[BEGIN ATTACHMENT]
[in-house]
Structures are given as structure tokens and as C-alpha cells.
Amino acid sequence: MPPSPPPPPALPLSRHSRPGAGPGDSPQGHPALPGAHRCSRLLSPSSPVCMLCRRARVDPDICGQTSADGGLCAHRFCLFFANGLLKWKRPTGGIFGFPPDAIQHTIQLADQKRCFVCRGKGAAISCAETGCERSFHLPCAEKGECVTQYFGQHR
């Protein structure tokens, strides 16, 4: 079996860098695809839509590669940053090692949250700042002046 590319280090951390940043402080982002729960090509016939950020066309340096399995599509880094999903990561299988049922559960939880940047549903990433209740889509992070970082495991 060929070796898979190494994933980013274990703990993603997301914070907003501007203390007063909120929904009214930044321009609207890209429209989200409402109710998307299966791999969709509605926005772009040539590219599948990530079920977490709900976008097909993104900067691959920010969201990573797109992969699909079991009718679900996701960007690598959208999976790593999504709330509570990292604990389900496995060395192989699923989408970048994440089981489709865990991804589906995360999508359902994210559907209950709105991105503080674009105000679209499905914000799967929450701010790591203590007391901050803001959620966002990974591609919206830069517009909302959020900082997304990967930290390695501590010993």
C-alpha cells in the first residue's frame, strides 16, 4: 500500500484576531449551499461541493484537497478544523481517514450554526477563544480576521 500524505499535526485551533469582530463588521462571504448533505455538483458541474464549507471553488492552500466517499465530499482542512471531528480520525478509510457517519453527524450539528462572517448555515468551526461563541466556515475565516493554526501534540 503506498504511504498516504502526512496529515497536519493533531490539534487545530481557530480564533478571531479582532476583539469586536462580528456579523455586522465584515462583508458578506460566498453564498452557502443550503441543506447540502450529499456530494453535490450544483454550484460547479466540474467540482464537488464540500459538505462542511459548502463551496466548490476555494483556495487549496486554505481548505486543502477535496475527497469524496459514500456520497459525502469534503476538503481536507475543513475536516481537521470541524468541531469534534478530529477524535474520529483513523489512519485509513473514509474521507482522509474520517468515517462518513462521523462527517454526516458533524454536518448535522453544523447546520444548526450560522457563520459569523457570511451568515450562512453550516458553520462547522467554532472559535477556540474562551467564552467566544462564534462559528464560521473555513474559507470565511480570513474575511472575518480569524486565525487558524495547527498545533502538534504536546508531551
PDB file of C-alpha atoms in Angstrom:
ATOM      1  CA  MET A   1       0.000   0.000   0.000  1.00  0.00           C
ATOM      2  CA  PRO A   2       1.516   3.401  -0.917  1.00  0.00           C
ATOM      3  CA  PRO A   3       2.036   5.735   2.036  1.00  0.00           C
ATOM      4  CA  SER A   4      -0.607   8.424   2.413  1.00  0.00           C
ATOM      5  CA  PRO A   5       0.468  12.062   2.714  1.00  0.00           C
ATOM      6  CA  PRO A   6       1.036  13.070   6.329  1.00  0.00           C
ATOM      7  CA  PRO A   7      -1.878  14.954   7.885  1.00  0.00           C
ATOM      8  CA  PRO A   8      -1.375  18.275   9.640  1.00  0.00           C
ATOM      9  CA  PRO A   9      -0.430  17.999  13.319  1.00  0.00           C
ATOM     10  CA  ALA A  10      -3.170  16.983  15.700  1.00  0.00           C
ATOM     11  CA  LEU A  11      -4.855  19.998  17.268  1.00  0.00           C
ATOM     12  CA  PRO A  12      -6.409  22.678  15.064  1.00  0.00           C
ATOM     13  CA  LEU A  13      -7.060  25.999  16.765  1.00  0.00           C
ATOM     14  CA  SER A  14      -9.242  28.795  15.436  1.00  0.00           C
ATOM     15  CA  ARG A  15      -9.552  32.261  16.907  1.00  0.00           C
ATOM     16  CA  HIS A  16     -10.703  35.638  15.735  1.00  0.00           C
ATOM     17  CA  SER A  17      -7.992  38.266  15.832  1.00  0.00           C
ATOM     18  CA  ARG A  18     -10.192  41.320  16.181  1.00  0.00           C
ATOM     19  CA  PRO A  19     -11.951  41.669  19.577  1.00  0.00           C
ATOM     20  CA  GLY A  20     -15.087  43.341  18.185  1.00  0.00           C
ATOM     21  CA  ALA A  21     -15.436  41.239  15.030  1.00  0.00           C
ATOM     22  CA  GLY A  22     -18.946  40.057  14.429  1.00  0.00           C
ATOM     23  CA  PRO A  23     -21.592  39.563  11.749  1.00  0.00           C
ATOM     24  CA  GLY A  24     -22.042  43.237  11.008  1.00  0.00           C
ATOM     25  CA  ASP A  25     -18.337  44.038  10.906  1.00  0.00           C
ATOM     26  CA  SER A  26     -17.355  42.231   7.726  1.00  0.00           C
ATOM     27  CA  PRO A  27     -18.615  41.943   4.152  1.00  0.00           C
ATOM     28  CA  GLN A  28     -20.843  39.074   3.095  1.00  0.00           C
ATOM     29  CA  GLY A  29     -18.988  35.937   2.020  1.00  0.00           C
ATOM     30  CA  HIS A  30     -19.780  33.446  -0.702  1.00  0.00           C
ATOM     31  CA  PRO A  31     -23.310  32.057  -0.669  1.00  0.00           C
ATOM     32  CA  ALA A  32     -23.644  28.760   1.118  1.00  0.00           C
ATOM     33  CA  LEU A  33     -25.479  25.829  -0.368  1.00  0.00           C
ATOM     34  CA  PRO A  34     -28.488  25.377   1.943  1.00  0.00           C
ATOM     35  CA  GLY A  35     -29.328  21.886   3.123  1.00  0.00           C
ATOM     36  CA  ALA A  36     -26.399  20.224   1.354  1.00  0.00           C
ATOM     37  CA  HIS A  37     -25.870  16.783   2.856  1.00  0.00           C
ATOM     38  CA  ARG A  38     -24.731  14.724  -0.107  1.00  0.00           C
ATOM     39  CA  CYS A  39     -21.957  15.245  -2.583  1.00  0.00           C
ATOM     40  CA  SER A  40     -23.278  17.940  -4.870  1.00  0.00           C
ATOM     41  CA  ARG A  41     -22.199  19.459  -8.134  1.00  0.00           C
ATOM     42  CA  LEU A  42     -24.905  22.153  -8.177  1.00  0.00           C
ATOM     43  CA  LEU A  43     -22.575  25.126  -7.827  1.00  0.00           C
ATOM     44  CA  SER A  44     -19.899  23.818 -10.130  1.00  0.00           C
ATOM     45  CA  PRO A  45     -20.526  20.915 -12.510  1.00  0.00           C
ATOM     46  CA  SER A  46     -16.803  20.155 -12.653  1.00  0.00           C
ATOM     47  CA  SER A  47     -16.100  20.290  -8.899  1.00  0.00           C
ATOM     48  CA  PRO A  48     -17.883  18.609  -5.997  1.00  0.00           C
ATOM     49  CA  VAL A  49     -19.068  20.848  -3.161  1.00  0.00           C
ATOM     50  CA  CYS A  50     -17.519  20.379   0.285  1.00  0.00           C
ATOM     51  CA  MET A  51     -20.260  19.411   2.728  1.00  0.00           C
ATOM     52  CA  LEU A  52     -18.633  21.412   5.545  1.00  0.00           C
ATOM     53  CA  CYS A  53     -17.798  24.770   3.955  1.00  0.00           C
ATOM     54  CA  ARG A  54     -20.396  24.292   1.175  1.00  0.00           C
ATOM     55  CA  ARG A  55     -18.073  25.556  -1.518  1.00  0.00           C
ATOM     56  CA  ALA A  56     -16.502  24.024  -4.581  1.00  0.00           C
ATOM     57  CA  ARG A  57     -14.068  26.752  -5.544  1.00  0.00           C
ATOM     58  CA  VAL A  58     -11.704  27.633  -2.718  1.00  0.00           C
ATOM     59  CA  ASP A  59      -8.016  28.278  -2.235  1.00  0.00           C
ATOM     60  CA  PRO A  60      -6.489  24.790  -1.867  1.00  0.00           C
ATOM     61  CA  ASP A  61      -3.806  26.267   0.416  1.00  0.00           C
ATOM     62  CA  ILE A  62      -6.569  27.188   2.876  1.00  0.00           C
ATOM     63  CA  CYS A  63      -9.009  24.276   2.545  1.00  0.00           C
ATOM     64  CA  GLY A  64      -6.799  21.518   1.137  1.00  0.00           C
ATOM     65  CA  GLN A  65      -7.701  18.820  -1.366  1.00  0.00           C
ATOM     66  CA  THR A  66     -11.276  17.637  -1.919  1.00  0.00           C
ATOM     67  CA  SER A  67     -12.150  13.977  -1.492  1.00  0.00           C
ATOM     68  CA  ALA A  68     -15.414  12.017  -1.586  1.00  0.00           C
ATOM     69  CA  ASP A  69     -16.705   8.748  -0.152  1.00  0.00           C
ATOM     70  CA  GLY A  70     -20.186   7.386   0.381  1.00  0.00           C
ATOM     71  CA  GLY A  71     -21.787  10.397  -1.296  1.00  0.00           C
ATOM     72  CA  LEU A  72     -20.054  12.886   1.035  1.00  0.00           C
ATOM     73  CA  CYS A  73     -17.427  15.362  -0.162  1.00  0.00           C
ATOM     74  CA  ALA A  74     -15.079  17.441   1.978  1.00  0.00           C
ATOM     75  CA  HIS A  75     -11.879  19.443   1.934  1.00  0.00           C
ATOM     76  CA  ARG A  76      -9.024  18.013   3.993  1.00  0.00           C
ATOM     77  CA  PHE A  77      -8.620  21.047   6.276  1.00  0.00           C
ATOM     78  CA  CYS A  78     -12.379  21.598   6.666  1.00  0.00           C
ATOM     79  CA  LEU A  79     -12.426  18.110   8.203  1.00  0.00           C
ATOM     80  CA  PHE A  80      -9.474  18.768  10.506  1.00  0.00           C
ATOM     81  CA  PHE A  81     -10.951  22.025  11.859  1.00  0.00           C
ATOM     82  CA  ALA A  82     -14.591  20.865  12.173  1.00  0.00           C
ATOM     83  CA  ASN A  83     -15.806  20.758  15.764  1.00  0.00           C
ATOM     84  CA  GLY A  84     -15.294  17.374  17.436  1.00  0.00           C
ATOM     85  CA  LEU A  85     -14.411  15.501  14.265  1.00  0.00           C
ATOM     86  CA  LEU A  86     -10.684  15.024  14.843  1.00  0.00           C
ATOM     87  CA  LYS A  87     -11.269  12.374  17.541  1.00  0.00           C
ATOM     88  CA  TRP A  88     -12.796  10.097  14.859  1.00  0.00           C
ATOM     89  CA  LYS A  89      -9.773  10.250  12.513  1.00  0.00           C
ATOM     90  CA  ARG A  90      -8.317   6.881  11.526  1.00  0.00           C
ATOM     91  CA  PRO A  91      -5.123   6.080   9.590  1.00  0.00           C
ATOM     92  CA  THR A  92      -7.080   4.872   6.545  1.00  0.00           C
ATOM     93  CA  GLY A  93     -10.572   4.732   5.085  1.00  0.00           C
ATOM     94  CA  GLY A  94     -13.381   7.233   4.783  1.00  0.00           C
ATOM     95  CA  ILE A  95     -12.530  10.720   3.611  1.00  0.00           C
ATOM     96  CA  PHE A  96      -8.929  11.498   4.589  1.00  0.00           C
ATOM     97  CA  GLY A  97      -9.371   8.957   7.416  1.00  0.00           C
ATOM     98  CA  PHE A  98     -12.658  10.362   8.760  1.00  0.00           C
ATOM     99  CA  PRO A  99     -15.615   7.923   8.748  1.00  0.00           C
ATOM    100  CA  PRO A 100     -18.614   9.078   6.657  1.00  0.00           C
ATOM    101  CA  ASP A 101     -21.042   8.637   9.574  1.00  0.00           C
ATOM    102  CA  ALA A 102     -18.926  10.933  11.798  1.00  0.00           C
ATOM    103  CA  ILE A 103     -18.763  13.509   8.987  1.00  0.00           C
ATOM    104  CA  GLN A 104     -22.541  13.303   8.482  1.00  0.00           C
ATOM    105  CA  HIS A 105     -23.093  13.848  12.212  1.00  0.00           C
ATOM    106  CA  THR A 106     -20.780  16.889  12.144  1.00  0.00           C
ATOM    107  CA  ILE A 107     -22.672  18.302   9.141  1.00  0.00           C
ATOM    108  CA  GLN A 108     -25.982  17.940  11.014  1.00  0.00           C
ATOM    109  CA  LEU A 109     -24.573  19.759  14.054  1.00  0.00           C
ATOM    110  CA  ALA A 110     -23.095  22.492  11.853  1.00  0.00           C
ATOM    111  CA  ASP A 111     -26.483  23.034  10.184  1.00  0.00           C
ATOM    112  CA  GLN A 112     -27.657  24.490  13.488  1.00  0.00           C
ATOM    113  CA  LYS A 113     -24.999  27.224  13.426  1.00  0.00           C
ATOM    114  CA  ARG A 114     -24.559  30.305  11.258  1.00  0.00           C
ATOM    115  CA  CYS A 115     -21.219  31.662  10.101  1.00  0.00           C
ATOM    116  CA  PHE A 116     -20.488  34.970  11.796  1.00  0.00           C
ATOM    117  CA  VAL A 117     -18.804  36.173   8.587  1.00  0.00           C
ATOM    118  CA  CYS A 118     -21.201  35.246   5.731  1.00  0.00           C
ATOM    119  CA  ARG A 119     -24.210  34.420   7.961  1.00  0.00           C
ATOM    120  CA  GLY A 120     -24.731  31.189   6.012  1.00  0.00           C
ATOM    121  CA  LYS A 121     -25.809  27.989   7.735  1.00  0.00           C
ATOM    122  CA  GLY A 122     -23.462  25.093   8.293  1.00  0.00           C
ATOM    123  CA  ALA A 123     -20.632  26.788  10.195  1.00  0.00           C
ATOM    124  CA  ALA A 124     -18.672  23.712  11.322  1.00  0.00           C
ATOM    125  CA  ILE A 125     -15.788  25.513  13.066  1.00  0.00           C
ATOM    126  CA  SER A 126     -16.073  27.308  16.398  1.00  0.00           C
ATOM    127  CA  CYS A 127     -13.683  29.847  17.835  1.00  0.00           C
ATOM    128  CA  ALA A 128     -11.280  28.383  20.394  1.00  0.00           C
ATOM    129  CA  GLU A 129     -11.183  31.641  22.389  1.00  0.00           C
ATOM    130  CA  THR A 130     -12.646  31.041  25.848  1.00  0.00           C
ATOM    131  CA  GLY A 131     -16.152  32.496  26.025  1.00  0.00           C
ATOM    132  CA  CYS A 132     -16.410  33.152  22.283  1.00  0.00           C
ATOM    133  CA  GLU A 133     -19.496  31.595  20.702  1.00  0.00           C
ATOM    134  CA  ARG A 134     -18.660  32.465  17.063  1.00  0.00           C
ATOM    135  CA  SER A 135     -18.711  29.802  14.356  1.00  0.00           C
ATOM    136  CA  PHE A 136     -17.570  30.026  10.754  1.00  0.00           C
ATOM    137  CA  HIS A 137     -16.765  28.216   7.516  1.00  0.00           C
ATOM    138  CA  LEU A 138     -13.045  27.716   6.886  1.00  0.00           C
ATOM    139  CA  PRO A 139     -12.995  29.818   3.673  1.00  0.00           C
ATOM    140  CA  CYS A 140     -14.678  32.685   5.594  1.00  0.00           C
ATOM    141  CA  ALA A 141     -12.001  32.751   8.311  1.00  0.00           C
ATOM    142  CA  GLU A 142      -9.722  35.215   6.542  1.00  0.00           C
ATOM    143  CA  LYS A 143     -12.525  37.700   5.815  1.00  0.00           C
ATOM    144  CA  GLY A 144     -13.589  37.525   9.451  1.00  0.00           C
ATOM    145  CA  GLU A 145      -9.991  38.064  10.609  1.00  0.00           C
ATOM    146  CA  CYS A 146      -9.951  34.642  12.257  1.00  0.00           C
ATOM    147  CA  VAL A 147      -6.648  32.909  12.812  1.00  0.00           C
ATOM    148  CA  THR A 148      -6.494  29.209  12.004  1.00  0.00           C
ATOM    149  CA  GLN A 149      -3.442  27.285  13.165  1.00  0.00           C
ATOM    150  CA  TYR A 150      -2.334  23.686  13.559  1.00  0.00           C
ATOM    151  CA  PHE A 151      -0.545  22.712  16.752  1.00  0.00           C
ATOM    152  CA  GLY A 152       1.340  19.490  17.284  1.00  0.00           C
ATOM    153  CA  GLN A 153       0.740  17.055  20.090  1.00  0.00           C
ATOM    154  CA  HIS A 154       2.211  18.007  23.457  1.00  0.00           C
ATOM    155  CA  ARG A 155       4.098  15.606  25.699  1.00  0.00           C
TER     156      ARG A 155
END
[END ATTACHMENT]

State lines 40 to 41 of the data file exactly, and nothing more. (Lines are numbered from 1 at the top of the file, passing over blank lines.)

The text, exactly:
ATOM     34  CA  PRO A  34     -28.488  25.377   1.943  1.00  0.00           C
ATOM     35  CA  GLY A  35     -29.328  21.886   3.123  1.00  0.00           C